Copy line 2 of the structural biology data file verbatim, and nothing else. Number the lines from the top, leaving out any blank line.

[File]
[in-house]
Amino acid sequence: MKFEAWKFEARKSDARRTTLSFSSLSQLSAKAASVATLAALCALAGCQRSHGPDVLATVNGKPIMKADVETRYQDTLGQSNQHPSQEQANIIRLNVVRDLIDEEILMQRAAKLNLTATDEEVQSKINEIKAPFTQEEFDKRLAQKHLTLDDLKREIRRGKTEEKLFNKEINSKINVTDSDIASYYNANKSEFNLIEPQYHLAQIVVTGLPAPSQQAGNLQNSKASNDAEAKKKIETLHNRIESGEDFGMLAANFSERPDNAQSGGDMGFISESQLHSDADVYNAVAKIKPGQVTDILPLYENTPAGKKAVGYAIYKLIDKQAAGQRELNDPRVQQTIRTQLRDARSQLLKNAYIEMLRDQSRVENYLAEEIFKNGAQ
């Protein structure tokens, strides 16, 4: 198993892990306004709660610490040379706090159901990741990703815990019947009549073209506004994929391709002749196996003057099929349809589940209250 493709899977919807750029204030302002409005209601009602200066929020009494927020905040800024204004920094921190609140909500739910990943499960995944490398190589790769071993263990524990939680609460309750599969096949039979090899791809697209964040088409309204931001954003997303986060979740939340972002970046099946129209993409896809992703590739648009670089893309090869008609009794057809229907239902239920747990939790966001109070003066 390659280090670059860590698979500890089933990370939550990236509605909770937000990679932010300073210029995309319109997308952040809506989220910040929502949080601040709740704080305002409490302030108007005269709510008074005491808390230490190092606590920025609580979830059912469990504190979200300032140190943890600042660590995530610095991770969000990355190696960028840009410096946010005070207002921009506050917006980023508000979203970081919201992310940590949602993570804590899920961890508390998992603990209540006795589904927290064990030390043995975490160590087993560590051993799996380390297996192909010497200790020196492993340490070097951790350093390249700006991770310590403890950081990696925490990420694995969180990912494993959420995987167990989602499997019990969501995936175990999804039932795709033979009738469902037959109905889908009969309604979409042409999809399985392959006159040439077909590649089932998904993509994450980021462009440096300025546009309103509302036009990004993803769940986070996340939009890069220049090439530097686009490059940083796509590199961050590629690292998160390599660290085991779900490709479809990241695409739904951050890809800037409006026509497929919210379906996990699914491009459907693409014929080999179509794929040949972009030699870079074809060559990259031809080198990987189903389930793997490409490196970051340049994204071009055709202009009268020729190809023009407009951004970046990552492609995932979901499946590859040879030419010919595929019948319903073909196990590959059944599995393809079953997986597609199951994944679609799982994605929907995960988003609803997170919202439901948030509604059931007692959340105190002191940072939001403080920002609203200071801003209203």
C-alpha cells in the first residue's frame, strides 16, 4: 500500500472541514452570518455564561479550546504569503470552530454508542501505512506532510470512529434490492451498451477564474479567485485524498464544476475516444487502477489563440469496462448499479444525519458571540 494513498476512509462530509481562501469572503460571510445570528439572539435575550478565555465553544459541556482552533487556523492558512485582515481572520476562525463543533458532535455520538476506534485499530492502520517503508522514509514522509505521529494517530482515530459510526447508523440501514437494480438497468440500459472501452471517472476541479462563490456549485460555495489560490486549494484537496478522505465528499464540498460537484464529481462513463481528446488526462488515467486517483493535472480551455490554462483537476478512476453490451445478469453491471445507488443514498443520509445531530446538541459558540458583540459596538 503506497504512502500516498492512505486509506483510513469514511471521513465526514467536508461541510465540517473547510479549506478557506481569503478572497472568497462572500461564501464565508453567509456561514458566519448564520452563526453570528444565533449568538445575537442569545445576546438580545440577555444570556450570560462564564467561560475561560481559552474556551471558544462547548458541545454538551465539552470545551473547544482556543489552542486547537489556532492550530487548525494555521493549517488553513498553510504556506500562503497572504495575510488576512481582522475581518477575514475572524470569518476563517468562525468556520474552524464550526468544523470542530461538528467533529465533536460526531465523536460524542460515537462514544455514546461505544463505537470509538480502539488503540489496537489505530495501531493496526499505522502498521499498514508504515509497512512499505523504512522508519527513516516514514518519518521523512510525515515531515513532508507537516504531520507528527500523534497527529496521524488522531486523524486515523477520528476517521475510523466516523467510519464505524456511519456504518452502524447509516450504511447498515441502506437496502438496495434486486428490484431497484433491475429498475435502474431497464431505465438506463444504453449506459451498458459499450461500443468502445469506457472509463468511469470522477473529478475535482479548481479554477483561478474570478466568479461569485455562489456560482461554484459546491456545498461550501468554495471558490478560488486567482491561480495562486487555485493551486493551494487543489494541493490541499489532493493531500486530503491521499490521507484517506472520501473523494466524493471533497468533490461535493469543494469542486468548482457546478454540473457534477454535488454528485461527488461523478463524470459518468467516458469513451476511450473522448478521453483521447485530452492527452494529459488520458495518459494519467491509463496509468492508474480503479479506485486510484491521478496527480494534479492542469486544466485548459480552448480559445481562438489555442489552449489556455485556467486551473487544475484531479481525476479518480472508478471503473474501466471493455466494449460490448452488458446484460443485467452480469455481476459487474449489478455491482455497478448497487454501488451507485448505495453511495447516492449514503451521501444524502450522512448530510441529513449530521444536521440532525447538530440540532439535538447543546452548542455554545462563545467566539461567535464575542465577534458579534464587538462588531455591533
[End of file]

Amino acid sequence: MKFEAWKFEARKSDARRTTLSFSSLSQLSAKAASVATLAALCALAGCQRSHGPDVLATVNGKPIMKADVETRYQDTLGQSNQHPSQEQANIIRLNVVRDLIDEEILMQRAAKLNLTATDEEVQSKINEIKAPFTQEEFDKRLAQKHLTLDDLKREIRRGKTEEKLFNKEINSKINVTDSDIASYYNANKSEFNLIEPQYHLAQIVVTGLPAPSQQAGNLQNSKASNDAEAKKKIETLHNRIESGEDFGMLAANFSERPDNAQSGGDMGFISESQLHSDADVYNAVAKIKPGQVTDILPLYENTPAGKKAVGYAIYKLIDKQAAGQRELNDPRVQQTIRTQLRDARSQLLKNAYIEMLRDQSRVENYLAEEIFKNGAQ